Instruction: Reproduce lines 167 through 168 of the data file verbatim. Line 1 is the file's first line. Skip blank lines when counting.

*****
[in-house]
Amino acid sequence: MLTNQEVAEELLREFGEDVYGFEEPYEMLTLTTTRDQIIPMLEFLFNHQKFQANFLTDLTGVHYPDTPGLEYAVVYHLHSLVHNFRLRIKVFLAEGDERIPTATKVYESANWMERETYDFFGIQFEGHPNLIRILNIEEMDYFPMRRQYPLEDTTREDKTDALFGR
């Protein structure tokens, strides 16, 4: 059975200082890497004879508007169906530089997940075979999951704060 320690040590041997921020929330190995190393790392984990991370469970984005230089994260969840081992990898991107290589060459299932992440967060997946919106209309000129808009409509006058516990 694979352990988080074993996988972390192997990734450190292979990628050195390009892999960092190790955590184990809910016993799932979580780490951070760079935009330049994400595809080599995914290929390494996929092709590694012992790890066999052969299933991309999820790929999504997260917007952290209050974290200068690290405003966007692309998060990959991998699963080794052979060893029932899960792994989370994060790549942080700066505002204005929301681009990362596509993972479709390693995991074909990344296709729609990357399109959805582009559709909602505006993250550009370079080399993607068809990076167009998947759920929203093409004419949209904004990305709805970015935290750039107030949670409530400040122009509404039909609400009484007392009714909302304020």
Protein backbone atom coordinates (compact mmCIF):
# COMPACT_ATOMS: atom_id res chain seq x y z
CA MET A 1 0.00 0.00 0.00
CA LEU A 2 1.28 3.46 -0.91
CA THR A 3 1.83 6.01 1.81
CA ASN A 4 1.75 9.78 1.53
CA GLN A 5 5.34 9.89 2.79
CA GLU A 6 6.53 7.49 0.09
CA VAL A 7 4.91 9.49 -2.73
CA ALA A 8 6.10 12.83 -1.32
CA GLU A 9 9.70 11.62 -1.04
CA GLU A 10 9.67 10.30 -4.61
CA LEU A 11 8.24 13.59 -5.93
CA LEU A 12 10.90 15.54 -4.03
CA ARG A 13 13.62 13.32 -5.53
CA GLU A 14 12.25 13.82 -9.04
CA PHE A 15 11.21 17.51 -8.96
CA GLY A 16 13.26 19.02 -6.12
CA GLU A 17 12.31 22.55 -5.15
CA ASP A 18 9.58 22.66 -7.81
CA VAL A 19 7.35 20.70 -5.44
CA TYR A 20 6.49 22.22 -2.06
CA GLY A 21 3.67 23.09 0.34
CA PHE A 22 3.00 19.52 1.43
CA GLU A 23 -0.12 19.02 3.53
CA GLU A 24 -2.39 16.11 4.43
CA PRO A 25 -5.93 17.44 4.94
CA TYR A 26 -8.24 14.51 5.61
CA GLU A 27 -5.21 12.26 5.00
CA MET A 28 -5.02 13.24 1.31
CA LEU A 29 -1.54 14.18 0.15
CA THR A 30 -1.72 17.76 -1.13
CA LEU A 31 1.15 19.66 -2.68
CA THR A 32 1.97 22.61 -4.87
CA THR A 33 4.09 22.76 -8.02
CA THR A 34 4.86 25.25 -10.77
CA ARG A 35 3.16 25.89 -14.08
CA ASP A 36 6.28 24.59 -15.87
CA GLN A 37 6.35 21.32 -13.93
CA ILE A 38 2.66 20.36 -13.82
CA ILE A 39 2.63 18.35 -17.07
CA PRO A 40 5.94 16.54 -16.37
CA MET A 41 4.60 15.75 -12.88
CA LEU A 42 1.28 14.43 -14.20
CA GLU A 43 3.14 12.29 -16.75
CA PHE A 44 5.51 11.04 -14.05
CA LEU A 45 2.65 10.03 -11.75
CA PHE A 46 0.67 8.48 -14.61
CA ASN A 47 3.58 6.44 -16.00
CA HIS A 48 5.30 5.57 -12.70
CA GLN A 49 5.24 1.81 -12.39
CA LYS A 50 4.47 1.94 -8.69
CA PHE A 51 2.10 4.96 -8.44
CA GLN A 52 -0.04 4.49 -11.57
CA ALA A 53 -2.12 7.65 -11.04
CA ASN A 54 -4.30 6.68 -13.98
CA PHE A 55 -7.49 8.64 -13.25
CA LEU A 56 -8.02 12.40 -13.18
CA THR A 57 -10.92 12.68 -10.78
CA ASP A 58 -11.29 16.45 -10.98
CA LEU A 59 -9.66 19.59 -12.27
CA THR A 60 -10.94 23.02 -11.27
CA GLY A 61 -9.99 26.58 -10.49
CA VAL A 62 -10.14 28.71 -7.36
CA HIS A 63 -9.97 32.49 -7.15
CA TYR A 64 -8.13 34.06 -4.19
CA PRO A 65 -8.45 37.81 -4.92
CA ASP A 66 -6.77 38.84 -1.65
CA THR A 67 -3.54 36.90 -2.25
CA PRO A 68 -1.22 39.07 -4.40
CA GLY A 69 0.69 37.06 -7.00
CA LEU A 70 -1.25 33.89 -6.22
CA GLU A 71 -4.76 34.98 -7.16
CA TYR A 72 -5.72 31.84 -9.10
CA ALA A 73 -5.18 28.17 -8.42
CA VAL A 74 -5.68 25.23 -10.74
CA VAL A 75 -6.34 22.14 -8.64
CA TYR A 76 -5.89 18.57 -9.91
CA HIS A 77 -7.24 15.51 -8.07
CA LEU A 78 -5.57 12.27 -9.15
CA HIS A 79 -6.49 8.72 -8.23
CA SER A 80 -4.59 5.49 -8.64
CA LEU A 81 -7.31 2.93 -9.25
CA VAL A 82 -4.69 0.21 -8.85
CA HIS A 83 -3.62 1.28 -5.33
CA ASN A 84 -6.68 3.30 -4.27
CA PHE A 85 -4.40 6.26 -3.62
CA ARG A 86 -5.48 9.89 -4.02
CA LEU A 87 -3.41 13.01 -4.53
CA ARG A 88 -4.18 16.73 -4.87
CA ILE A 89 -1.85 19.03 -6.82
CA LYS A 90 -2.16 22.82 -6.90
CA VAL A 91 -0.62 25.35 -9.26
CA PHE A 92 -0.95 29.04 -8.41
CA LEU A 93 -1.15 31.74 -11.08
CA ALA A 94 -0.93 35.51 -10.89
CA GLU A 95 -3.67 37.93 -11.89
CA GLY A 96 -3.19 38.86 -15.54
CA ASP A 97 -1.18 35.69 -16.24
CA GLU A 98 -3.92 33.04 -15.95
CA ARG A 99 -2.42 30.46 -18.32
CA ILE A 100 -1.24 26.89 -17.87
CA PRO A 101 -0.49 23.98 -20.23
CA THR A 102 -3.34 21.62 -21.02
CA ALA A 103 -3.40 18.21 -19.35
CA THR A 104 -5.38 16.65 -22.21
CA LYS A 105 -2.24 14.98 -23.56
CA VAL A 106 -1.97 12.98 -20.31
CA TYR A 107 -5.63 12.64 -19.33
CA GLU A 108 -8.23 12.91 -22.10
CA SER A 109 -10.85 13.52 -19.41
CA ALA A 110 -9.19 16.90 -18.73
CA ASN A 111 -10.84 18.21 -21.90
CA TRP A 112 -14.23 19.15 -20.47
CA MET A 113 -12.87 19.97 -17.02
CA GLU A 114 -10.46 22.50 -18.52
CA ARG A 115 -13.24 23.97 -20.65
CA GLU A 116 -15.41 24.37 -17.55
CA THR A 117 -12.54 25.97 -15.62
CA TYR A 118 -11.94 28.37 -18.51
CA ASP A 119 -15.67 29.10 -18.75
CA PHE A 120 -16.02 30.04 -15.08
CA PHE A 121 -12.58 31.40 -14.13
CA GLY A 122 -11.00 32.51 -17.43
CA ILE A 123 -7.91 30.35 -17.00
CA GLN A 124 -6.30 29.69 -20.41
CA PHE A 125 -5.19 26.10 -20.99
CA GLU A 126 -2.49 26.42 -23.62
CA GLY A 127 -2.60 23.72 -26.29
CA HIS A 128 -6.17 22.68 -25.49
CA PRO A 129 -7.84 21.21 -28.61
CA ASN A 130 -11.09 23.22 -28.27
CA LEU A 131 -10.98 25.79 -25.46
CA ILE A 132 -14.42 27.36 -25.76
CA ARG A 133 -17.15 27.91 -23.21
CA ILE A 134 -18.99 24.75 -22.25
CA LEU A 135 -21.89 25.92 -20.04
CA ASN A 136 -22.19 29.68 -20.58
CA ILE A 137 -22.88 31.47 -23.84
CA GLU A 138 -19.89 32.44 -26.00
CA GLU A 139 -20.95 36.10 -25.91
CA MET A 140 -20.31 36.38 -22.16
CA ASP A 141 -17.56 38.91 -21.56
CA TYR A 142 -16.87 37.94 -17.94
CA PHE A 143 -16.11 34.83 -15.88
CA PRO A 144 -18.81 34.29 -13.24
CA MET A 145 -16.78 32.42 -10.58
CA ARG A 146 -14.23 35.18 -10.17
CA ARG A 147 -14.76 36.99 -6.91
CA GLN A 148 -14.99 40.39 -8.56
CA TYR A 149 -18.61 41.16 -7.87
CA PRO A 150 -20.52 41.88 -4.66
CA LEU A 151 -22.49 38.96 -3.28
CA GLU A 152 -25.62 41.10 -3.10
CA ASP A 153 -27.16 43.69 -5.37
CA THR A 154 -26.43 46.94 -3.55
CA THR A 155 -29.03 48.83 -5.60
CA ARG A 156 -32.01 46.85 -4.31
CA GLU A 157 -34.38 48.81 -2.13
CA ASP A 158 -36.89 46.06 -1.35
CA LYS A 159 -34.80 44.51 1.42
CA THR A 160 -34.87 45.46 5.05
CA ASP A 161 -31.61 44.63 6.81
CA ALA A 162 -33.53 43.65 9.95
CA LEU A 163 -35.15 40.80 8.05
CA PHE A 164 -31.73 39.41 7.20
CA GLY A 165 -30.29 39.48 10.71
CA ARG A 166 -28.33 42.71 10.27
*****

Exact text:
CA ALA A 162 -33.53 43.65 9.95
CA LEU A 163 -35.15 40.80 8.05